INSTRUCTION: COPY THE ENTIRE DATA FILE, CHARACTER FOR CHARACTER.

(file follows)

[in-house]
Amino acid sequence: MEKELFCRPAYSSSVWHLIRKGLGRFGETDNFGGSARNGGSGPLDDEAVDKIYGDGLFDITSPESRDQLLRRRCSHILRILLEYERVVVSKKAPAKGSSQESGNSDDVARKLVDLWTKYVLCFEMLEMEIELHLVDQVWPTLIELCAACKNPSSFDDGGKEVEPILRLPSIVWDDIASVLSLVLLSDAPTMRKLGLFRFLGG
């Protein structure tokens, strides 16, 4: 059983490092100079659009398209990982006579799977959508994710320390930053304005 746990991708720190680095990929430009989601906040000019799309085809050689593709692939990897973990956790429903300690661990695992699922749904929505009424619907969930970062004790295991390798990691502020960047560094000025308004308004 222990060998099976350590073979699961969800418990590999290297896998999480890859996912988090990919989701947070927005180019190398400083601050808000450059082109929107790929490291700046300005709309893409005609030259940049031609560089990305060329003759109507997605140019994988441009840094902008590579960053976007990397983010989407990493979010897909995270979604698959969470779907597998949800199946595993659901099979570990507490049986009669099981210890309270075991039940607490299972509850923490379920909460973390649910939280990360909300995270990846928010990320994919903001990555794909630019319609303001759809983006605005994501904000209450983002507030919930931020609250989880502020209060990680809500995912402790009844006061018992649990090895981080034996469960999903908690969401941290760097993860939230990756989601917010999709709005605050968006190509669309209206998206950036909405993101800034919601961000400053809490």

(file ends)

[in-house]
Amino acid sequence: MEKELFCRPAYSSSVWHLIRKGLGRFGETDNFGGSARNGGSGPLDDEAVDKIYGDGLFDITSPESRDQLLRRRCSHILRILLEYERVVVSKKAPAKGSSQESGNSDDVARKLVDLWTKYVLCFEMLEMEIELHLVDQVWPTLIELCAACKNPSSFDDGGKEVEPILRLPSIVWDDIASVLSLVLLSDAPTMRKLGLFRFLGG
């Protein structure tokens, strides 16, 4: 059983490092100079659009398209990982006579799977959508994710320390930053304005 746990991708720190680095990929430009989601906040000019799309085809050689593709692939990897973990956790429903300690661990695992699922749904929505009424619907969930970062004790295991390798990691502020960047560094000025308004308004 222990060998099976350590073979699961969800418990590999290297896998999480890859996912988090990919989701947070927005180019190398400083601050808000450059082109929107790929490291700046300005709309893409005609030259940049031609560089990305060329003759109507997605140019994988441009840094902008590579960053976007990397983010989407990493979010897909995270979604698959969470779907597998949800199946595993659901099979570990507490049986009669099981210890309270075991039940607490299972509850923490379920909460973390649910939280990360909300995270990846928010990320994919903001990555794909630019319609303001759809983006605005994501904000209450983002507030919930931020609250989880502020209060990680809500995912402790009844006061018992649990090895981080034996469960999903908690969401941290760097993860939230990756989601917010999709709005605050968006190509669309209206998206950036909405993101800034919601961000400053809490």